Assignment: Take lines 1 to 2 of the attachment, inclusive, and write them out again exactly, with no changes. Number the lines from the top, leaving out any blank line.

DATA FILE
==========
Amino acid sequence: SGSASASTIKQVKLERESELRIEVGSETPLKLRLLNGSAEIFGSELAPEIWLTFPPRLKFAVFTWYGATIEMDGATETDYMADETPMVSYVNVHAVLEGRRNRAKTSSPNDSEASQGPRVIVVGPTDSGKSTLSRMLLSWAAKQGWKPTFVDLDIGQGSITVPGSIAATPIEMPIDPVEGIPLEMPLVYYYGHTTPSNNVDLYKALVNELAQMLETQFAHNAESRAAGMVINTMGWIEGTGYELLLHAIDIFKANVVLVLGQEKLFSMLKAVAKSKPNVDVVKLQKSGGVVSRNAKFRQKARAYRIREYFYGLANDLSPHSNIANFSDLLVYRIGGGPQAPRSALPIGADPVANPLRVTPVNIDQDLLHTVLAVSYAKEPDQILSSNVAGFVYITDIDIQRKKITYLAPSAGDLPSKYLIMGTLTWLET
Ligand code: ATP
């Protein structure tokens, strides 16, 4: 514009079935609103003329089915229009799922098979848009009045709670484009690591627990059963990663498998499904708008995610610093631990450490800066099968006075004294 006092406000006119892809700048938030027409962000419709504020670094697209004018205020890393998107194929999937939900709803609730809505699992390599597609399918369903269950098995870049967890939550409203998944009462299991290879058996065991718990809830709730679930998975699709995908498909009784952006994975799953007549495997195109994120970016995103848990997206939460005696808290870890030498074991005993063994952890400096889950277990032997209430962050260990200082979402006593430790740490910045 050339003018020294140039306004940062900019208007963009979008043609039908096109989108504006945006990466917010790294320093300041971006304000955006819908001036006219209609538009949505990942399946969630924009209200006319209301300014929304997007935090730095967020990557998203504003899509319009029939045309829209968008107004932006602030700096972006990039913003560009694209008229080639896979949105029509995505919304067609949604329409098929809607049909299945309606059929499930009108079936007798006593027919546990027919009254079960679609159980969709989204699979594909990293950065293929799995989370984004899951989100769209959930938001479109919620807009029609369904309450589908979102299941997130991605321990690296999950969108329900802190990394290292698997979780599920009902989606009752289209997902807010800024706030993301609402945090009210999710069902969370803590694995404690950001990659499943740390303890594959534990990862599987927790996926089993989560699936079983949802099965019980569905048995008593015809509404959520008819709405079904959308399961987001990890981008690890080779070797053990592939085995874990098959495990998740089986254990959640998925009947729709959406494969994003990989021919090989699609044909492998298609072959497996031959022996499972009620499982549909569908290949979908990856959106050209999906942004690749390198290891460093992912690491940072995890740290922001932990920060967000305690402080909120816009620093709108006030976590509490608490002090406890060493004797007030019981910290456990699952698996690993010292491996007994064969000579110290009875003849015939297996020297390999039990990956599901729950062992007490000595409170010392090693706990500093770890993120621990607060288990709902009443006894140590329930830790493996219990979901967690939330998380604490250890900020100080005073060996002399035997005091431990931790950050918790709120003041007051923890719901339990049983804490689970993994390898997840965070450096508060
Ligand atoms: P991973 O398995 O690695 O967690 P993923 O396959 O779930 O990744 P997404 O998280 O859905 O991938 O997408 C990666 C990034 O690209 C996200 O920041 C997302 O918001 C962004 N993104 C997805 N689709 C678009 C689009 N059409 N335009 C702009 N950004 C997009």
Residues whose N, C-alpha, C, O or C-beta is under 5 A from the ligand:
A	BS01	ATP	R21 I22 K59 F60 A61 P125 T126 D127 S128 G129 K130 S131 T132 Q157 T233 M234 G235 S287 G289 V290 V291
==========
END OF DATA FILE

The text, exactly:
Amino acid sequence: SGSASASTIKQVKLERESELRIEVGSETPLKLRLLNGSAEIFGSELAPEIWLTFPPRLKFAVFTWYGATIEMDGATETDYMADETPMVSYVNVHAVLEGRRNRAKTSSPNDSEASQGPRVIVVGPTDSGKSTLSRMLLSWAAKQGWKPTFVDLDIGQGSITVPGSIAATPIEMPIDPVEGIPLEMPLVYYYGHTTPSNNVDLYKALVNELAQMLETQFAHNAESRAAGMVINTMGWIEGTGYELLLHAIDIFKANVVLVLGQEKLFSMLKAVAKSKPNVDVVKLQKSGGVVSRNAKFRQKARAYRIREYFYGLANDLSPHSNIANFSDLLVYRIGGGPQAPRSALPIGADPVANPLRVTPVNIDQDLLHTVLAVSYAKEPDQILSSNVAGFVYITDIDIQRKKITYLAPSAGDLPSKYLIMGTLTWLET
Ligand code: ATP